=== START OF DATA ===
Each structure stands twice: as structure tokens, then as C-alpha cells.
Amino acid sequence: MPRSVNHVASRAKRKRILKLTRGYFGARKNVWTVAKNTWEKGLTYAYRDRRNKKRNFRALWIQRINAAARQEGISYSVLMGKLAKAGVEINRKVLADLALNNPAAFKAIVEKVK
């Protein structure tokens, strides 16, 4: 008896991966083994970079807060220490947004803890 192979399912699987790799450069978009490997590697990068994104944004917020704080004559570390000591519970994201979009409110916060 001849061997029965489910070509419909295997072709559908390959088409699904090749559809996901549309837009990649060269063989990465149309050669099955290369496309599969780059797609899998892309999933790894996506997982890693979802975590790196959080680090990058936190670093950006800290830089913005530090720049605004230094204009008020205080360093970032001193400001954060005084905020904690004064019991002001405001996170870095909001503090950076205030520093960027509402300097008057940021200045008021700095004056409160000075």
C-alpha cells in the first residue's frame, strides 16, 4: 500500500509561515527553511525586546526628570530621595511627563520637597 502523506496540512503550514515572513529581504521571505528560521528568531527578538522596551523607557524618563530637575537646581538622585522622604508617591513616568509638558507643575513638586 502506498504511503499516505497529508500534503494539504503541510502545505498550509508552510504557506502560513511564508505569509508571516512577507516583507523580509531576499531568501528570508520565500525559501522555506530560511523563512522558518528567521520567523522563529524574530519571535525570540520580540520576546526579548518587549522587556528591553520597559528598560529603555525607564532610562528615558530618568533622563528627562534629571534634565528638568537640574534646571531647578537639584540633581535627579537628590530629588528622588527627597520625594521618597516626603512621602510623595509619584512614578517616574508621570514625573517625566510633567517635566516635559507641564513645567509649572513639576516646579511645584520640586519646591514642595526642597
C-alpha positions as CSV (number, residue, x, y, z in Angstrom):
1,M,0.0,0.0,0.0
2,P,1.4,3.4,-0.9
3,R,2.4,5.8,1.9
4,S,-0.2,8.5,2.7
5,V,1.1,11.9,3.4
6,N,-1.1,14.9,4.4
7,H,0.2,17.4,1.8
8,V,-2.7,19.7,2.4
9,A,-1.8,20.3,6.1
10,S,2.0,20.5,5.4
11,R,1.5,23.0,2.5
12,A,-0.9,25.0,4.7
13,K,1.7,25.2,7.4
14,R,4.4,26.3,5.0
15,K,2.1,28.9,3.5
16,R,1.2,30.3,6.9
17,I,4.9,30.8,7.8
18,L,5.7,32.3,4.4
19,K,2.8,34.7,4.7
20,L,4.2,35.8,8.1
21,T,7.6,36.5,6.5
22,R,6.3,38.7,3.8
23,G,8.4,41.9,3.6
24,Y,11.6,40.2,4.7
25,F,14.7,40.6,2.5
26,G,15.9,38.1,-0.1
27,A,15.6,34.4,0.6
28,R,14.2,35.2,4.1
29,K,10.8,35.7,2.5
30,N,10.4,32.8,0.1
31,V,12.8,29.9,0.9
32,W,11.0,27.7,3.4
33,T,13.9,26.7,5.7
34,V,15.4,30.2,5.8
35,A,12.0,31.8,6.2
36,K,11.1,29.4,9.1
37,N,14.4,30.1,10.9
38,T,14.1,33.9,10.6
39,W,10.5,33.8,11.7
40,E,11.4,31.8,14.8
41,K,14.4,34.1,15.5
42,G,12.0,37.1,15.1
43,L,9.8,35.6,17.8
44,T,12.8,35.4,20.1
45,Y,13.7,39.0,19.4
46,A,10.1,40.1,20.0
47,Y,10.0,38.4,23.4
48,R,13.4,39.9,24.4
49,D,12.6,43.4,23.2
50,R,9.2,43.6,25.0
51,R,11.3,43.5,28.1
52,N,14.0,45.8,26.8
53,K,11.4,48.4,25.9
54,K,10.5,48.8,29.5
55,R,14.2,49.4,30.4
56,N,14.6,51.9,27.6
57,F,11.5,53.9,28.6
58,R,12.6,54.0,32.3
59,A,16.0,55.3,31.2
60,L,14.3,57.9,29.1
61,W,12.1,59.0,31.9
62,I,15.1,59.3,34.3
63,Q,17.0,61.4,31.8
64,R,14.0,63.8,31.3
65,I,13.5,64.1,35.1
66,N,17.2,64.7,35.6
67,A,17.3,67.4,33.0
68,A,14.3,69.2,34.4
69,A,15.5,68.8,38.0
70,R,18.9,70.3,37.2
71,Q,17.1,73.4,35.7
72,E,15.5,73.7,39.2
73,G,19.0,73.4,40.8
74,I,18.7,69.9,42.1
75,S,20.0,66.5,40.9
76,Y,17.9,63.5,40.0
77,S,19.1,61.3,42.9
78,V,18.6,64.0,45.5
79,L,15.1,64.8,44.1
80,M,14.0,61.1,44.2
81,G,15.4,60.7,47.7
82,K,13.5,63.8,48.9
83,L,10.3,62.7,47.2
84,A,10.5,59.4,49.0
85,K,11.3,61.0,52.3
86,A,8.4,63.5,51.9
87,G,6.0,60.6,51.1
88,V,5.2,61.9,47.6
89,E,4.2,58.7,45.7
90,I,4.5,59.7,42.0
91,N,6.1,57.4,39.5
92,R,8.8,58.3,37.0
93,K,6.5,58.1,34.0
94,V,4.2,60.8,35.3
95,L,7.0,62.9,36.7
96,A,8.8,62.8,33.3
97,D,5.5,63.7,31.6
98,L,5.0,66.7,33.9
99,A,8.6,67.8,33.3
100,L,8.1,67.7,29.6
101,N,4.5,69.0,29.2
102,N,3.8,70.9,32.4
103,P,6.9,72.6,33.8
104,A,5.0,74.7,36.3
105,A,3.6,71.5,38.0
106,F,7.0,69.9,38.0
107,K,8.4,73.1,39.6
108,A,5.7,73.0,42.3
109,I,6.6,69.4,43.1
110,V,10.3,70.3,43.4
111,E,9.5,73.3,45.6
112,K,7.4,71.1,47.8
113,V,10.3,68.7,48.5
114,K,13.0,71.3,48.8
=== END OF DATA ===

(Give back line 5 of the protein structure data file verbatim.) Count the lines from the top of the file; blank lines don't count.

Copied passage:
C-alpha positions as CSV (number, residue, x, y, z in Angstrom):